China has a retail space of only 0.6 m2 per capita vs. US with 2.5 m2 per capita or UK, Japan and Germany with 1.3 to 1.5 m2.
Therefore, e-commerce continues to grow at a rapid pace,
According to the National Academy of Economic Strategy of the Chinese Academy of Social Sciences (CASS), China’s e-commerce was up by 35.3% in H1 2017 crossing the ¥3tn mark for the first time in H1 of a year.
Chinese e-commerce market is already the largest in the world, with a 15% penetration
… while traditional retailers struggle.
Total sales of the Top 100s in 2016 were up only 3.5% year-on-year, the slowest growth rate since 2008. Total sales of the Top 100s accounted for 6.4% of the total retail sales of consumer goods.
The department store sector has witnessed a significant slowdown in sales, dwindling margins and large scale of closure of underperformed stores in recent years.
Favorable demographics and greater internet penetration will drive e-commerce further:
About 75% of China’s online shoppers are Millennials, mostly living in top tier cities. The group hast the fastest increases in incomes among Chinese consumers.
The generation after the millennials will be even more likely to spend online.
Almost half of China is still offline and “only” 60% of those who are online are also already shopping only.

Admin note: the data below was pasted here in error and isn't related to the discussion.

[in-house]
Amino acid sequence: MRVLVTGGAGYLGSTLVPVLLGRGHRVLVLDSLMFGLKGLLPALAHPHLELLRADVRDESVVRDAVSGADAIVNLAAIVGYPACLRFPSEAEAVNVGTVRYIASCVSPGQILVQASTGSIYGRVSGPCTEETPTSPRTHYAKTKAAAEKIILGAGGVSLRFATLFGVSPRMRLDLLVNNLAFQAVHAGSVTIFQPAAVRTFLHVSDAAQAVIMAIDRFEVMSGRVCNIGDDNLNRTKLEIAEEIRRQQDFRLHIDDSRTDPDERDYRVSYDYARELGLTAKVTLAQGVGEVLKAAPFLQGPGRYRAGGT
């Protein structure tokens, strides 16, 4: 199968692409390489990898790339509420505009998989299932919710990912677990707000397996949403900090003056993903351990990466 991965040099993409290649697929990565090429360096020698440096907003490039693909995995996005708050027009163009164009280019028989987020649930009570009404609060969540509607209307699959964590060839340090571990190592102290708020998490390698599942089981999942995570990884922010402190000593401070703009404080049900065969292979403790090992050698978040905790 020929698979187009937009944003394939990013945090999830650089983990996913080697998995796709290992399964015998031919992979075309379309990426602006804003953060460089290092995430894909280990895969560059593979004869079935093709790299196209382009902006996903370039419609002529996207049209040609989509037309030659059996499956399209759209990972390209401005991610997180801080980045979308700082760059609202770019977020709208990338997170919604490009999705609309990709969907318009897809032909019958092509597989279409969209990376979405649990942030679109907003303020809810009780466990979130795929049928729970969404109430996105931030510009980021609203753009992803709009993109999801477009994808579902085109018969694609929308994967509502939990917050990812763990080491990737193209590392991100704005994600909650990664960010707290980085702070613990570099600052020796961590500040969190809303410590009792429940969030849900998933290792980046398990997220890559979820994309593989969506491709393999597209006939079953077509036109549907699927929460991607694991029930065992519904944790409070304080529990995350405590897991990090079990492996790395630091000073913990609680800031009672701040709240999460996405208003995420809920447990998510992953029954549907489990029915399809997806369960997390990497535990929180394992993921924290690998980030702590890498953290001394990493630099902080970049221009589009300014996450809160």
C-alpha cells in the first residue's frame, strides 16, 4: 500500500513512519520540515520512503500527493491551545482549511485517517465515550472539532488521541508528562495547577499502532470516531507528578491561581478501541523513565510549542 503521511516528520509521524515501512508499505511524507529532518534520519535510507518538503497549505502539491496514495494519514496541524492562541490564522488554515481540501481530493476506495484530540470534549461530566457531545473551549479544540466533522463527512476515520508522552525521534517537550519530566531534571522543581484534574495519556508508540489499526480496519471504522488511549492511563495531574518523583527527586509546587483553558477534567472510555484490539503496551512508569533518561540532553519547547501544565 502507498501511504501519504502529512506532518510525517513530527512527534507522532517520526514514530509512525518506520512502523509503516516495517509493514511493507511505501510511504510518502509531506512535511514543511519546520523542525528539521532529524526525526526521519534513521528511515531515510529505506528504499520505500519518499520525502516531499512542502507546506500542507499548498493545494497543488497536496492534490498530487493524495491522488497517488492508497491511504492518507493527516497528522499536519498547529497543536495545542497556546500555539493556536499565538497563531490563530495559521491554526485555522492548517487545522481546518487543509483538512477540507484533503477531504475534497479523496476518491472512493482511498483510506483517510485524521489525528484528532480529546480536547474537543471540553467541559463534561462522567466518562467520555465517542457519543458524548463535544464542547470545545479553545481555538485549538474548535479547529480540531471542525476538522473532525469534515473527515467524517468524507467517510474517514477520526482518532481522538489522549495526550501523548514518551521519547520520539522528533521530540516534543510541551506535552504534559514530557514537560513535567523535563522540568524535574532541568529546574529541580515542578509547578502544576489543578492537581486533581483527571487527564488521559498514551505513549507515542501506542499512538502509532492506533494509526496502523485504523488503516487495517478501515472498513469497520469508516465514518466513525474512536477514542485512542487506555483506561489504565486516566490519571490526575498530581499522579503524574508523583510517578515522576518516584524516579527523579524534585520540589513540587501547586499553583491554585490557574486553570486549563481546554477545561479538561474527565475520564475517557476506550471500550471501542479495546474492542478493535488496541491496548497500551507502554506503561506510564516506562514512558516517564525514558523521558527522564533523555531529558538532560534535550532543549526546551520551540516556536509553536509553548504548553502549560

… a world which is dominated by JD and BABA
The 2 companies control roughly 80% of e-commerce sales in China, with Vipshop being a distant third.
Amazon has lost out and has currently only tiny share of 1% in China
Competition in fulfillment technology, logistics network and last-mile delivery capabilities and customer mindshare will continue to lift the barriers to entry higher.
JD vs Alibaba
We think better service, faster delivery, no counterfeit problems (compared to Alibaba) and the ongoing partnership with Tencent will drive more and more users and share to JD. We believe that JD mall will eventually surpass BABA’s Tmall. If one compares the two B2C malls based on BABA’s GMV reporting standards, JD mall’s GMV for Q1 2017 is already at ~70% of Tmall’s GMV. Considering JD’s higher growth rate, its currently still lacking, but inevitably expanding product selection and the existing user gap still to close, we think this conclusion is not far-fetched. In markets like Beijing and Shanghai where JD offers its highest service level and China’s most affluent customer demographic resides, JD is already ahead.